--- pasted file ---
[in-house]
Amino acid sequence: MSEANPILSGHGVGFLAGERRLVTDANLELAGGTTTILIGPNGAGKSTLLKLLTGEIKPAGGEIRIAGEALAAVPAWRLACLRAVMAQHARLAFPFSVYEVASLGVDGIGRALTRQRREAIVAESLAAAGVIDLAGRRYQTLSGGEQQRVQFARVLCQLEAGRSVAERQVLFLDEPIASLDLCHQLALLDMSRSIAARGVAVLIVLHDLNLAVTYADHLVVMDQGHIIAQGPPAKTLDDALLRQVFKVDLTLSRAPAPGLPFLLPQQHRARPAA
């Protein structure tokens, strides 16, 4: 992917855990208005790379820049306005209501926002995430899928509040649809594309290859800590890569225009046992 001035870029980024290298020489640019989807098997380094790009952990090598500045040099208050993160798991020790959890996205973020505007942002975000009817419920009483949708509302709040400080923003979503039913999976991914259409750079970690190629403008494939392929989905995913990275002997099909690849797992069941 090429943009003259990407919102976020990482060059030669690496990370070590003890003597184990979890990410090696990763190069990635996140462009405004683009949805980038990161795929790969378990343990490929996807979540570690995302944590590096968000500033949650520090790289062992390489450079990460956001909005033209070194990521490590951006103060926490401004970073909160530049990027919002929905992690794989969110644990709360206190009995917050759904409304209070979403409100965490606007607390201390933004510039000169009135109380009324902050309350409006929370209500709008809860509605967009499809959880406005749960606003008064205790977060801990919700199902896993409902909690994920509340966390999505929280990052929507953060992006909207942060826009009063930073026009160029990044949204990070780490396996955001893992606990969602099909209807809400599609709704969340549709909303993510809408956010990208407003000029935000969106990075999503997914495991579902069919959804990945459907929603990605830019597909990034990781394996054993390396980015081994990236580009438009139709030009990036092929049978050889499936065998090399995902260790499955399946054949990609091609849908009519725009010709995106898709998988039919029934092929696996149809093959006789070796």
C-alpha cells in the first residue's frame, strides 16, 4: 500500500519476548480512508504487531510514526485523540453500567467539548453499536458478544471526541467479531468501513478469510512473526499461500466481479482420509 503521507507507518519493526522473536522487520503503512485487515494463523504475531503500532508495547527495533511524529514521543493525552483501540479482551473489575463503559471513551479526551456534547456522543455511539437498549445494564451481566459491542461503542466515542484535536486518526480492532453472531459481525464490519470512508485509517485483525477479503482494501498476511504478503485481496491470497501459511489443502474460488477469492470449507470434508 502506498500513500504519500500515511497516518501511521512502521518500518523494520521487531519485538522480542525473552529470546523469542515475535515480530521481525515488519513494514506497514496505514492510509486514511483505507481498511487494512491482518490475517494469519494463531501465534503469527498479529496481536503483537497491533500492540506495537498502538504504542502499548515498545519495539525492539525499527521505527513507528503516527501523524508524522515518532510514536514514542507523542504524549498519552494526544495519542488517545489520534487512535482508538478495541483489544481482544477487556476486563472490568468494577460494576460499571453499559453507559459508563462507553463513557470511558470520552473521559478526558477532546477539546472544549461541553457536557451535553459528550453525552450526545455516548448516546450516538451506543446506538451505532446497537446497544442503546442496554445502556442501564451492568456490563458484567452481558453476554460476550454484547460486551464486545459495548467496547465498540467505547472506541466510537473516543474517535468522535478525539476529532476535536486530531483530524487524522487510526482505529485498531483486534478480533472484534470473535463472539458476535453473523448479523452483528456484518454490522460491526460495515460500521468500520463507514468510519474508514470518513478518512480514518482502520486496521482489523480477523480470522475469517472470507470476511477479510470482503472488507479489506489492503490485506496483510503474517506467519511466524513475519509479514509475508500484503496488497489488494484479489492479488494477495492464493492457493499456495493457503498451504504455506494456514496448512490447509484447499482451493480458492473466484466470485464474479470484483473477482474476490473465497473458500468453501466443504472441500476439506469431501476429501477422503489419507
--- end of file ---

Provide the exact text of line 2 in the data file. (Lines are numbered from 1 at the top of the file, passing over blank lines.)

Amino acid sequence: MSEANPILSGHGVGFLAGERRLVTDANLELAGGTTTILIGPNGAGKSTLLKLLTGEIKPAGGEIRIAGEALAAVPAWRLACLRAVMAQHARLAFPFSVYEVASLGVDGIGRALTRQRREAIVAESLAAAGVIDLAGRRYQTLSGGEQQRVQFARVLCQLEAGRSVAERQVLFLDEPIASLDLCHQLALLDMSRSIAARGVAVLIVLHDLNLAVTYADHLVVMDQGHIIAQGPPAKTLDDALLRQVFKVDLTLSRAPAPGLPFLLPQQHRARPAA